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The rise to unparalleled prominence of the Habsburg dynasty was a pivotal event in European history. It had a long history, but the crucial phase took place between 1477, when the Habsburgs, by means of a marriage alliance, acquired the duchy of Burgundy, and 1516, when Charles V, an offspring of that alliance, ascended the thrones of Castile and Aragon. Within a few decades, a veritable empire had come into being, first in Europe, then in other parts of the globe. Its creation changed the dynamic of political power in Europe, generating a struggle for supremacy that would shape the course of European history for centuries to come. The book under review, the fruit of a conference in Lenzburg in 2008, takes this global empire as its framework, but focuses on the local and lowest level of the Habsburg rule in the various territories they called their own. The thirteen contributions (excluding the Introduction and the illuminating overview by Thomas Zotz) explore a variety of aspects of the Habsburg exercise of lordship in territories as far apart as Austria and Steiermark, Tyrol, the area between Lake Constance and the Alps, Switzerland, the Netherlands, Aragon and Barcelona, and America.
The key issue throughout the volume is that of the presence, or rather absence, of the Habsburg rulers. This was a factor of great importance, and was acknowledged as such at the time. As Machiavelli advised in chapter III of The Prince, "For if you stay there, disorders may be seen as they arise, and you can soon remedy them; if you are not there, disorders become understood when they are great and there is no longer a remedy. Besides this [...] the subjects are satisfied with ready access to the prince [...]". Given the acquisition by the Habsburgs of numerous provinces, their strategic overstretch was such that the rulers could not be present in many of them for anything but brief periods, if at all. Power necessarily had to be exercised locally.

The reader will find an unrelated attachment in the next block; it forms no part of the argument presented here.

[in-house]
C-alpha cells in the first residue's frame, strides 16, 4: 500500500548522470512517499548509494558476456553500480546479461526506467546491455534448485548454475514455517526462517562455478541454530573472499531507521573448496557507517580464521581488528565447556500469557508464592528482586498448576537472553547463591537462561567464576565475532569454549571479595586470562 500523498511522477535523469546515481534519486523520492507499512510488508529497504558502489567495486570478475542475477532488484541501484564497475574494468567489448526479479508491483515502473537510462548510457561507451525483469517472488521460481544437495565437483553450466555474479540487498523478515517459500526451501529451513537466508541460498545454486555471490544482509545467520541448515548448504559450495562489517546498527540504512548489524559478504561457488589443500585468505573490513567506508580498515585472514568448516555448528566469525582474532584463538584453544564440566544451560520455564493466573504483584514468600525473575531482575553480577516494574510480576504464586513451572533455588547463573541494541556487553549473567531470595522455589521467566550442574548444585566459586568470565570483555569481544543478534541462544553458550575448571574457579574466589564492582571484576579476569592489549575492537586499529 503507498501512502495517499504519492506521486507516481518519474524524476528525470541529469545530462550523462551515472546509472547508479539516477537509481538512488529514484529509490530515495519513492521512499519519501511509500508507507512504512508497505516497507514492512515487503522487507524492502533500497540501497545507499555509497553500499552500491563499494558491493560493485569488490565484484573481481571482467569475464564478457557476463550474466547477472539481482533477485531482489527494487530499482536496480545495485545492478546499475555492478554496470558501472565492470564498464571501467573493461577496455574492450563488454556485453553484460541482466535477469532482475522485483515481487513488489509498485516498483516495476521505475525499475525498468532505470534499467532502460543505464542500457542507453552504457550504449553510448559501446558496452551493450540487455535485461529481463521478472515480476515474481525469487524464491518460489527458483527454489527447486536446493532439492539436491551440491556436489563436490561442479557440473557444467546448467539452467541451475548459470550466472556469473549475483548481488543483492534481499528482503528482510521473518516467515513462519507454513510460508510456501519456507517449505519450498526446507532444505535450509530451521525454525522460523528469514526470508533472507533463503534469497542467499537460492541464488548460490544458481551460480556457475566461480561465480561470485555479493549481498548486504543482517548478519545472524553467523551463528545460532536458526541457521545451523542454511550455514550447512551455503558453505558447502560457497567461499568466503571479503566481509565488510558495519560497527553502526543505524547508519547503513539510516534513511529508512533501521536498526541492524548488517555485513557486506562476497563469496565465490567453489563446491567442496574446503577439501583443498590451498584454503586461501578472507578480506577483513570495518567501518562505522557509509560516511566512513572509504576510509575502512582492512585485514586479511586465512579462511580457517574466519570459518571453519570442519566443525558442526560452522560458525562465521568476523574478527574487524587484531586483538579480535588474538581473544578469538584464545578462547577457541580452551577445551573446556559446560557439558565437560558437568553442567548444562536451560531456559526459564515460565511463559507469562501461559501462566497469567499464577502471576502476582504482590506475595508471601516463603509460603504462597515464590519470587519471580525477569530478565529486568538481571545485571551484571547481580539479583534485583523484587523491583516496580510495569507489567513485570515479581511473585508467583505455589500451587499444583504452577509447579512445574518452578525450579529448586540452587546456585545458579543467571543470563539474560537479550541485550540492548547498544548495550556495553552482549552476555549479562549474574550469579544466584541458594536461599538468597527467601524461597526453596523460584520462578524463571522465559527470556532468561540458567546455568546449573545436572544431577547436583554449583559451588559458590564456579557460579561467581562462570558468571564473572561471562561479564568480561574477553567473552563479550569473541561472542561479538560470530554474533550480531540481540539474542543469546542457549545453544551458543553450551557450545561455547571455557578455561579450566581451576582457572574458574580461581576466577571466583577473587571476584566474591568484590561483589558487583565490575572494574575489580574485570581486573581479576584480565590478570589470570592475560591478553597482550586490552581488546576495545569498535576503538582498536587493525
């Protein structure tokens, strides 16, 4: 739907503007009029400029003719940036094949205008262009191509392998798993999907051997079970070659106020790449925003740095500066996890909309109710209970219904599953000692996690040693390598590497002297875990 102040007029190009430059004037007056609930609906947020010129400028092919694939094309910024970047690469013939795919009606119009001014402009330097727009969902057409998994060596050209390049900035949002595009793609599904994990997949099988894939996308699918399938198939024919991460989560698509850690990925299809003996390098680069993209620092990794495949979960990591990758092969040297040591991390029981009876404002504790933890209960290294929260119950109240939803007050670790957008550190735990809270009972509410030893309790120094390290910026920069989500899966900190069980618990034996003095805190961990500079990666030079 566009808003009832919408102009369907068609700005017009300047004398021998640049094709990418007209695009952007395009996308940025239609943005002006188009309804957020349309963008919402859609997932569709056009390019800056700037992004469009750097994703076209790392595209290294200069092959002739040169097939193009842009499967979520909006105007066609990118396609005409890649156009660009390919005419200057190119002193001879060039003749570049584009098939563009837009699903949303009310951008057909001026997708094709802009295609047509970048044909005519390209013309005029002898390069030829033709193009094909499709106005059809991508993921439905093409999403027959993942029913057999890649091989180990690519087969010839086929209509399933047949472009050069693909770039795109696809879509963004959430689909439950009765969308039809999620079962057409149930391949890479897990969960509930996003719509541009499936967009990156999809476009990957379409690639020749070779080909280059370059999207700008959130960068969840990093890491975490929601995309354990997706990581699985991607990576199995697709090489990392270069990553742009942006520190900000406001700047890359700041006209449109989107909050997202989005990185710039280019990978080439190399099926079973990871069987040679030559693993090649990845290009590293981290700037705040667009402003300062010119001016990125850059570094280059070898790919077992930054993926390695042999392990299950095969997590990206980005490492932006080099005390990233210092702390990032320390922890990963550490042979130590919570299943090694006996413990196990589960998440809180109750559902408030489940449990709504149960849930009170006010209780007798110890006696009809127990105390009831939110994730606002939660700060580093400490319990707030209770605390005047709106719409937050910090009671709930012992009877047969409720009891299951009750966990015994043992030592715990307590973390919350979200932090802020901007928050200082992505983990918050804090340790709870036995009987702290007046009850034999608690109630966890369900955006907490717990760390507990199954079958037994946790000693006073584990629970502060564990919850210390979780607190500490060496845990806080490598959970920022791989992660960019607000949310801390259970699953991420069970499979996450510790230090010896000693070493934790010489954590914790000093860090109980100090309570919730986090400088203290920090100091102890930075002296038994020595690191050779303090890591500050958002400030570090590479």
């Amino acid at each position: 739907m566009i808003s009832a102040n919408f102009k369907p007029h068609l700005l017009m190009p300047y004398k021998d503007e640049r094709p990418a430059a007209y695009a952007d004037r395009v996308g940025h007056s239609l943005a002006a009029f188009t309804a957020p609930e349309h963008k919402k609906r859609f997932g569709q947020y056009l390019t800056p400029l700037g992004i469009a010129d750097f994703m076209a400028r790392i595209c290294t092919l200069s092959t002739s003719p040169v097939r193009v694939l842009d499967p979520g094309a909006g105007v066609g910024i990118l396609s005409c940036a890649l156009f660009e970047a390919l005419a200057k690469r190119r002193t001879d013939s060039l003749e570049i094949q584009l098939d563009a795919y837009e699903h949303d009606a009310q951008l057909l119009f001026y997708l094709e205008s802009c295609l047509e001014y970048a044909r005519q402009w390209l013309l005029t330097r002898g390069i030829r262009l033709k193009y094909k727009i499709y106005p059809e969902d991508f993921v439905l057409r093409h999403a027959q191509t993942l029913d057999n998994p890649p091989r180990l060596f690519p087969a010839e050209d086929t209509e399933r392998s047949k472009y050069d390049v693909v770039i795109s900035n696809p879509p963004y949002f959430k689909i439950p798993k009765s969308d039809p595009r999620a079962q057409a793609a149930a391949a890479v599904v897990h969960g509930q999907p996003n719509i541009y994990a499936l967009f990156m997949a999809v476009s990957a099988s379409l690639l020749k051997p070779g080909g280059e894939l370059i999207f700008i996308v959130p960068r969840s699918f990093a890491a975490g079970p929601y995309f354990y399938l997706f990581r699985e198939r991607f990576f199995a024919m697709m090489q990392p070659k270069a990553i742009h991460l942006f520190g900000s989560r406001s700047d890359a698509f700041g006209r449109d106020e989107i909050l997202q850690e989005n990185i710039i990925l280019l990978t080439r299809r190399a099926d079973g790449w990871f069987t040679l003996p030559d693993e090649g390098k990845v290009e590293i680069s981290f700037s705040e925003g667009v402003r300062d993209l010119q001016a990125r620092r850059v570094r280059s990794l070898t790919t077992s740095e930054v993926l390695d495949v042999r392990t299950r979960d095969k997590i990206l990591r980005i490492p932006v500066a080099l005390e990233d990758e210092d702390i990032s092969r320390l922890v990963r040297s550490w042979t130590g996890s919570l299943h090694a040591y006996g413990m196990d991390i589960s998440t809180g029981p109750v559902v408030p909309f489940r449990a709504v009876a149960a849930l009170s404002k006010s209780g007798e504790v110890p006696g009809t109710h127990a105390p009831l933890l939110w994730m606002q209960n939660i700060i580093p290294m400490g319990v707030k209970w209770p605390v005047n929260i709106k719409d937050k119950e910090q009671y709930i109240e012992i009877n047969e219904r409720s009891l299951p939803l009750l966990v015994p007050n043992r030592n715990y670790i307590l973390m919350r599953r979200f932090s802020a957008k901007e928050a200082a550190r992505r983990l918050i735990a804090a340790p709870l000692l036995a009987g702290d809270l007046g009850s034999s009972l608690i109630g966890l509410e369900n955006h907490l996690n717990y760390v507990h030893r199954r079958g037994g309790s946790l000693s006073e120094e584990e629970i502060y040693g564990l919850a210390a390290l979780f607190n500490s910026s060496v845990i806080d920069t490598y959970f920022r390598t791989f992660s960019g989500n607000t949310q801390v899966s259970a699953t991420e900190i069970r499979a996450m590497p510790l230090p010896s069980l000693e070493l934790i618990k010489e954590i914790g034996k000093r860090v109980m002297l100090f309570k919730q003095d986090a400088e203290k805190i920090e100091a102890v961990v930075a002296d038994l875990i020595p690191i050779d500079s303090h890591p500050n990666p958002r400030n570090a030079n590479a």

As in the case of the historiography of other European monarchies and ruling houses, the focus on centralization, and its role in nation-building, has largely been abandoned. Indeed, the editors make clear that the volume consciously seeks to transcend the "teleology" of the modern nation-state (3). The sole exception is Klaus Brandstätter's chapter on "Local Administration and Habsburg Ecclesiastical Policy in Tyrol (14th-16th centuries)", which represents the older historiographical view, arguing for the growth of the power of central government at the expense of local groups and institutions. All of the other contributions fit into a more recent paradigm, according to which the local, particularist institutions, which the emerging state was once supposed to have overpowered, actually continued to thrive well into the early modern period. As one historian pointed out, "these [institutions] gave the early modern state its peculiar and idiosyncratic character [...] [C]enter and periphery were often strengthened in tandem, in a process of mutual reinforcement that allowed the center new juridical and administrative powers but concurrently strengthened traditional freedoms that institutional and corporate bodies of the periphery had enjoyed in the past".